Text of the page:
The announcement that Microsoft & Barnes and Noble are going in together on what essentially amounts to acould prevent an ugly divorce in my household. For those who know me personally, don't worry, my wife and I are getting along just fine, but I can't say the same for me and my Nook Tablet.
Shortly after the-- an updated version of the popular Nook Color e-reader -- was released in November, one showed up on my doorstep as an early holiday gift from a family member.
At first, I was swept off my feet -- as a writer, I'd resisted the temptation to buy an iPad or comparable Android tablet, holding firm to the close relationship I've developed over my career with hard-wired keyboards, so this was essentially my first relationship with a touch screen.
I was in love with the 7-inch form factor -- the iPad had always seemed just a bit too much -- and loved that the Nook came with beefier specs and better responsiveness than Amazon's Kindle Fire. Reading my daughter an animated bedtime story before switching over to some "Daddy time," browsing full-color magazines, seemed like it would become a new nightly ritual.
But it didn't take long to run up against the Nook's limitations. Compared to the content libraries of, the B&N digital store leaves a lot to be desired. There's only a fraction of the total selections and almost no free content, and major apps like Facebook are nowhere to be found.
The obvious solution was to root the sucker. After all, the Nook Color initially gained cult popularity as a favorite for rooters who jailbroke the device and used it as a de facto Android tablet. Rooting was a simple process, but within days, an over-the-air update from Barnes & Noble broke the root, requiring a hard reset.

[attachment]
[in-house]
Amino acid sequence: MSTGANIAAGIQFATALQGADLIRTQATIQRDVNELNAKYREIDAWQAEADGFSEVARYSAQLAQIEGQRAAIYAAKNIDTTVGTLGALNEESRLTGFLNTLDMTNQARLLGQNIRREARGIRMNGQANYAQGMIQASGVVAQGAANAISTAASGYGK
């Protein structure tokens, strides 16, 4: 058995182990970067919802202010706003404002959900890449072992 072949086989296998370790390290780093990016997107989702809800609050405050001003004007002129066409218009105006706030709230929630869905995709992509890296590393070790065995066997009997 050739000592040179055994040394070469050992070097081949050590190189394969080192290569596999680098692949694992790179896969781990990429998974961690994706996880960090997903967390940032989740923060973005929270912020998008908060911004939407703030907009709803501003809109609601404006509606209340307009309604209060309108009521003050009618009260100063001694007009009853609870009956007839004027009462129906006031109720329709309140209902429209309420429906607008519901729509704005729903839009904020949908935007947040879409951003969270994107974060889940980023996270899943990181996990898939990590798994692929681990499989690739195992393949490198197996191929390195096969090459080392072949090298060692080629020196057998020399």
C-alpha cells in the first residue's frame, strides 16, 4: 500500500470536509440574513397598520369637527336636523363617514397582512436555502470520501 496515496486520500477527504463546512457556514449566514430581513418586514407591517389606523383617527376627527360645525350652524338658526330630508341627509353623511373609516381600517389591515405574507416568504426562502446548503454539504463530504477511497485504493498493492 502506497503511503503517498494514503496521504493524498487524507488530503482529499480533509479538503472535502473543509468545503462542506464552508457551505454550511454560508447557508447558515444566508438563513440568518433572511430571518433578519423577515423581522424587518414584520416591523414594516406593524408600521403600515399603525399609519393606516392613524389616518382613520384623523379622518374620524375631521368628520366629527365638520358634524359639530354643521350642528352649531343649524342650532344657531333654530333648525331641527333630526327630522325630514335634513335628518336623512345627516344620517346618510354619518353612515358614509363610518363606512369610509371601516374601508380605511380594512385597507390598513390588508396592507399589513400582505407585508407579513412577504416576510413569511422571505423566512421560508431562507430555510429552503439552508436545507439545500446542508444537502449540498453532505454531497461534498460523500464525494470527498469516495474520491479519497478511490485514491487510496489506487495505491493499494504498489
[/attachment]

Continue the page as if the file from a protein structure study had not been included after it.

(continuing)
Yes, there are ways to re-root with a better chance of having it stick, but frankly, I haven't gotten around to it, and in the interim, I've discovered more limitations to the B&N ecosystem and begun to covet friends' iPads.
While the Nook is labeled a tablet, Barnes & Noble clearly still views it as an e-reader, disabling simple features like copying and pasting to prevent potential copyright breaches of its e-book content. Lacking that simple function means that it is often impossible -- or at least a big pain in the butt -- to use the Nook Tablet to get any work done.
And that brings me to the Microsoft deal announced this week.
While I realize that the product of the new partnership isn't likely to turn my Nook into an iPad anytime soon, the idea that a company with a background in user experience and productivity getting involved behind the scenes is a big step forward.
Now when I boot up my Nook, I have a momentary (and admittedly far-fetched) fantasy that one day, an over-the-air update will pushwith a full suite of productivity apps onto the device.
Of course, it's more likely that any Windows 8-based system on a Barnes & Noble slate will only be available on new, upcoming hardware. And by the time such a device comes to fruition, I'm likely to have given in to iPad temptation, but we'll see.